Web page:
Count Your Trespasses
By C. H. Spurgeon from his book Morning & Evening
How many are my iniquities and my sins?
Have you ever really weighed and considered how great the sin of God’s people is? Think how heinous is your own transgression, and you will find that not only does a sin here and there tower up like an alp, but that your iniquities are heaped upon each other, as in the old fable of the giants who piled Pelian upon Ossa,1 mountain upon mountain. What an aggregate of sin there is in the life of one of the most sanctified of God’s children! Attempt to multiply this, the sin of one only, by the multitude of the redeemed, “a great multitude that no one could number,”2 and you will have some conception of the great mass of the guilt of the people for whom Jesus shed His blood. But we arrive at a more adequate idea of the magnitude of sin by the greatness of the remedy provided.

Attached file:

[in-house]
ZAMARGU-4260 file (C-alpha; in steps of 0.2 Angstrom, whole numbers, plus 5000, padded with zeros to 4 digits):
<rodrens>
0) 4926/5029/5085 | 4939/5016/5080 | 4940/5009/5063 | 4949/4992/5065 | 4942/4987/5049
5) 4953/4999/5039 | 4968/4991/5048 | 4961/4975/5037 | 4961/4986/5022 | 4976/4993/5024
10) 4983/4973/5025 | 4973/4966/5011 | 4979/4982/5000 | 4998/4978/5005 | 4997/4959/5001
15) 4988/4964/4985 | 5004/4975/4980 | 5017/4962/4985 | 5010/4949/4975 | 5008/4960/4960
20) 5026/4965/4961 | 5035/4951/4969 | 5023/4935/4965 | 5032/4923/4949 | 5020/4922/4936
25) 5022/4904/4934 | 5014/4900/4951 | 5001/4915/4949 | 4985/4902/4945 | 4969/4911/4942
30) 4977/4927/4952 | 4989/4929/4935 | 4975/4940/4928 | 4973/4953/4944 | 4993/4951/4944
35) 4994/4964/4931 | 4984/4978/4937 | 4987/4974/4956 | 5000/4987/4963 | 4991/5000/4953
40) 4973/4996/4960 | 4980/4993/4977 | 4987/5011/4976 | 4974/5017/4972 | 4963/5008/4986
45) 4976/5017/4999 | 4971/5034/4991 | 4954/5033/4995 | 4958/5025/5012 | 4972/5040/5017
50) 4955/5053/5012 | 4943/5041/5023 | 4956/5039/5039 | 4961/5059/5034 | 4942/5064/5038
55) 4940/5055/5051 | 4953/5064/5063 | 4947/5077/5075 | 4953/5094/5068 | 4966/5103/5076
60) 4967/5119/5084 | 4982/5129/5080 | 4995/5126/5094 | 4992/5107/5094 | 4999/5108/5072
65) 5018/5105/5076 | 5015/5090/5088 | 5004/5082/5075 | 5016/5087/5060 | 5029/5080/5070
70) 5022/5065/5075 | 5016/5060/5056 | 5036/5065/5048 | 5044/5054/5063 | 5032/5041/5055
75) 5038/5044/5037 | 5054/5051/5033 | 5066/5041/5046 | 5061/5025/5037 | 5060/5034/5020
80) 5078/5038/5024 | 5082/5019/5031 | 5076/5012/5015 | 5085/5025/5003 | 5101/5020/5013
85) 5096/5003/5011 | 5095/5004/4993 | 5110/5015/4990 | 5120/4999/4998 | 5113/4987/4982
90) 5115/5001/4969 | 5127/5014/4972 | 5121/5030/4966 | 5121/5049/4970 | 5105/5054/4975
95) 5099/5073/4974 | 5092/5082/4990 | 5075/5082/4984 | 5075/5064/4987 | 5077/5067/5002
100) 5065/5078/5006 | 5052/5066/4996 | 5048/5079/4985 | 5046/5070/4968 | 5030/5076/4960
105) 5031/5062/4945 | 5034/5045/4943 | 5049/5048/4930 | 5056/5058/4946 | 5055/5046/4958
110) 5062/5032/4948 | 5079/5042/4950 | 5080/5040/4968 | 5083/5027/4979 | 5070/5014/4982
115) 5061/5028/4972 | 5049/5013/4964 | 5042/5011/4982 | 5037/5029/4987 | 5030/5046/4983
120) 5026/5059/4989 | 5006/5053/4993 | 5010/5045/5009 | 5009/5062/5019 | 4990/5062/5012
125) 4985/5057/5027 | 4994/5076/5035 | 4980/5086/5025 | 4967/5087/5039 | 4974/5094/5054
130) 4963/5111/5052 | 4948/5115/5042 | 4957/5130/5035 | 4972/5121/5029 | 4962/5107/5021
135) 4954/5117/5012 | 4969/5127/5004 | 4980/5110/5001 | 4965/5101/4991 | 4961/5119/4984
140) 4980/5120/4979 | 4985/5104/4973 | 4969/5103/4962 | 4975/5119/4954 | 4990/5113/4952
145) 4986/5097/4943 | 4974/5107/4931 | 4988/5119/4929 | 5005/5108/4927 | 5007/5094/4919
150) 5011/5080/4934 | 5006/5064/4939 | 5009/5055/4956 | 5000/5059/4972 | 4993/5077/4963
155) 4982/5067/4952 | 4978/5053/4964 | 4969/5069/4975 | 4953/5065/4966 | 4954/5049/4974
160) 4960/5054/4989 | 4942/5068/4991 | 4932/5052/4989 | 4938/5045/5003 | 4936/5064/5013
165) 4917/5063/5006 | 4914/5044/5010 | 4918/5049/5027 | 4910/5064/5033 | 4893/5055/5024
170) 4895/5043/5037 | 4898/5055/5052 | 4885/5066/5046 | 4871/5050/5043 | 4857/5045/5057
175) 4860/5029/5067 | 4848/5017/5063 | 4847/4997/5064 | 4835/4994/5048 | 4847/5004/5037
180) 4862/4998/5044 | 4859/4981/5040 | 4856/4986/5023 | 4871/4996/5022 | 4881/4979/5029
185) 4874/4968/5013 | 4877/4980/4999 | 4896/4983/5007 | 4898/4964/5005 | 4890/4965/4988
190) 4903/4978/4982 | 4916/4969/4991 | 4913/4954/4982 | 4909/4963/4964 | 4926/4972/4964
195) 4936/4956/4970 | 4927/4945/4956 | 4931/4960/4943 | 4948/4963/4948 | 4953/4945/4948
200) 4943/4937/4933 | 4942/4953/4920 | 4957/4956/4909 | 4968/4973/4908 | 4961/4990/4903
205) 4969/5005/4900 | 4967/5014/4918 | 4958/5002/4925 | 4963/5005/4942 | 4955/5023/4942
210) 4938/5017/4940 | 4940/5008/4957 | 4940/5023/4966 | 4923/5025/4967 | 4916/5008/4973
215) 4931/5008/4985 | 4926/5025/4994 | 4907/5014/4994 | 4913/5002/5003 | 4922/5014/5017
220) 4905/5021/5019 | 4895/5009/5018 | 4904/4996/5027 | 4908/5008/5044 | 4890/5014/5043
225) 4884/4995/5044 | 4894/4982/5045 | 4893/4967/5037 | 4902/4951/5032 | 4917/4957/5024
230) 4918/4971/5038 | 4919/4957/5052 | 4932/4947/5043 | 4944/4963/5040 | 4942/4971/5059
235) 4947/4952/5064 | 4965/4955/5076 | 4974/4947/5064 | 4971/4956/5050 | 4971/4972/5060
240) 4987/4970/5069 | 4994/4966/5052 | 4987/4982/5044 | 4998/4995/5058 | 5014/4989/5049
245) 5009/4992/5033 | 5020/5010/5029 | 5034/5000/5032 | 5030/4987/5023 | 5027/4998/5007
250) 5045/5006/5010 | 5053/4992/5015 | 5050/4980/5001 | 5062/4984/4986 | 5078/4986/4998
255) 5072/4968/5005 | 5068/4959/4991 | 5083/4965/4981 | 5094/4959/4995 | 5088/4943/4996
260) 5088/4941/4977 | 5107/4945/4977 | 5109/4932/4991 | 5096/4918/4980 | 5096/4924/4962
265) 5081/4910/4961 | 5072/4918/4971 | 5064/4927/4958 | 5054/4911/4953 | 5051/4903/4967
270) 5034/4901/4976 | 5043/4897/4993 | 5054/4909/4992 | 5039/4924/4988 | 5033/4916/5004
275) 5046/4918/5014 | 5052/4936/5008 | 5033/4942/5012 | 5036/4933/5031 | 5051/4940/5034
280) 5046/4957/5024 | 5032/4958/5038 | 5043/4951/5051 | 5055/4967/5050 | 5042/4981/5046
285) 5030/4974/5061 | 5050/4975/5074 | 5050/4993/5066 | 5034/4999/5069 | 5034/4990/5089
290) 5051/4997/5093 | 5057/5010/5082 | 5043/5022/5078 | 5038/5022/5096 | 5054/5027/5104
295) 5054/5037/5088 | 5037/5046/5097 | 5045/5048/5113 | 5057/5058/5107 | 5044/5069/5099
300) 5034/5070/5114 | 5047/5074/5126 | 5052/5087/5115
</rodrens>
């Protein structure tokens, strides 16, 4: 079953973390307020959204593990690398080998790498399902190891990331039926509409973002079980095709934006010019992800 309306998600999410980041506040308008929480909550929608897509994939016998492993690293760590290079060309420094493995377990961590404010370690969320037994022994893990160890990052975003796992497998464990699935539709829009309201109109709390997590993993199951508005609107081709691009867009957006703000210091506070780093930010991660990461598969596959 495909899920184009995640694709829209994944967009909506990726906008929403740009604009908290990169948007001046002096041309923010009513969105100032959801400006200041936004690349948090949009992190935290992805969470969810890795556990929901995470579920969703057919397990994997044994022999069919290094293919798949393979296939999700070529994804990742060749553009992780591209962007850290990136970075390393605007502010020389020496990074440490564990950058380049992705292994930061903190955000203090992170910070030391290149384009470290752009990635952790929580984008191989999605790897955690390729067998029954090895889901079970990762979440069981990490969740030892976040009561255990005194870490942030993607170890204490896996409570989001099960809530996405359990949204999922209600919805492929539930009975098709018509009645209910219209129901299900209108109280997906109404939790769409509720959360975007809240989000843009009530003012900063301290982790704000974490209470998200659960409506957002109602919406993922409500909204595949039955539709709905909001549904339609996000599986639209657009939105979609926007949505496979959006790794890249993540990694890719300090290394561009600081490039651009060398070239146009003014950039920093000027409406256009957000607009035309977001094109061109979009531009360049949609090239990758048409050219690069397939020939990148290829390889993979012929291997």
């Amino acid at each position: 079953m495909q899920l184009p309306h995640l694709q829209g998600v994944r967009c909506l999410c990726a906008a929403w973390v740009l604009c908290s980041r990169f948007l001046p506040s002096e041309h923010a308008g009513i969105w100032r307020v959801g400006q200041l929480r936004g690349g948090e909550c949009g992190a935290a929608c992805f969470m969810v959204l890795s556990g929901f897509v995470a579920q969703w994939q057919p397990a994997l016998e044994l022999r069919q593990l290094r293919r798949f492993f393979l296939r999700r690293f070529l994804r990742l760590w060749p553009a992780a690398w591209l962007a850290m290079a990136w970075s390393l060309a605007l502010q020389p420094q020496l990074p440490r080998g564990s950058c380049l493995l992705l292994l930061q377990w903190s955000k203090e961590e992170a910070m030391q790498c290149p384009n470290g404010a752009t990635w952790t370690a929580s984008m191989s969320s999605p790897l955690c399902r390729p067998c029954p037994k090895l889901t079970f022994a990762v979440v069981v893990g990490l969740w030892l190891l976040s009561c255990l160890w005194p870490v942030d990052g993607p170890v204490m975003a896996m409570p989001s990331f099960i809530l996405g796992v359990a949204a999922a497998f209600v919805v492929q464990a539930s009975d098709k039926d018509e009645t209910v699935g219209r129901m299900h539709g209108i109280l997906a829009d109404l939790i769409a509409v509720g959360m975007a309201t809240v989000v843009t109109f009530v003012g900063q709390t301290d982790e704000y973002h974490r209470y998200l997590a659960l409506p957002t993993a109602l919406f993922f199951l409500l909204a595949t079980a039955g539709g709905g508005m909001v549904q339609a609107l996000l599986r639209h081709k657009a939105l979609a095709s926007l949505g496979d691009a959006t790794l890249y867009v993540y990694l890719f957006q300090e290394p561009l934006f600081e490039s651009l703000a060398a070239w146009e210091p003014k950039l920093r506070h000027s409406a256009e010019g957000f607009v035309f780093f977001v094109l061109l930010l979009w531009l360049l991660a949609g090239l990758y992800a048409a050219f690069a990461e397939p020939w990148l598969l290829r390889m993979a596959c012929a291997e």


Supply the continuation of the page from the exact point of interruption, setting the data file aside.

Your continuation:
It is the blood of Jesus Christ, God’s only and well-beloved Son. God’s Son! Angels cast their crowns before Him! All the choral symphonies of heaven surround His glorious throne. “God over all, blessed forever. Amen.”3 And yet He takes upon Himself the form of a servant and is scourged and pierced, bruised and torn, and at last slain; nothing but the blood of the incarnate Son of God could make atonement for our offenses.
No human mind can adequately estimate the infinite value of the divine sacrifice, for although the sin of God’s people is great, the atonement that takes it away is immeasurably greater. Therefore, even when sin rolls in like a flood, and the remembrance of the past is bitter, the believer can still stand before the blazing throne of the great and holy God and cry, “Who is to condemn? Christ Jesus is the one who died—more than that, who was raised.”4 While the recollection of the believer’s sin fills him with shame and sorrow, its very darkness serves to show the brightness of mercy; guilt is the dark night in which the fair star of divine love shines with serene splendor.
Devotional material is taken from “Morning and Evening,” written by C.H. Spurgeon, revised and updated by Alistair Begg.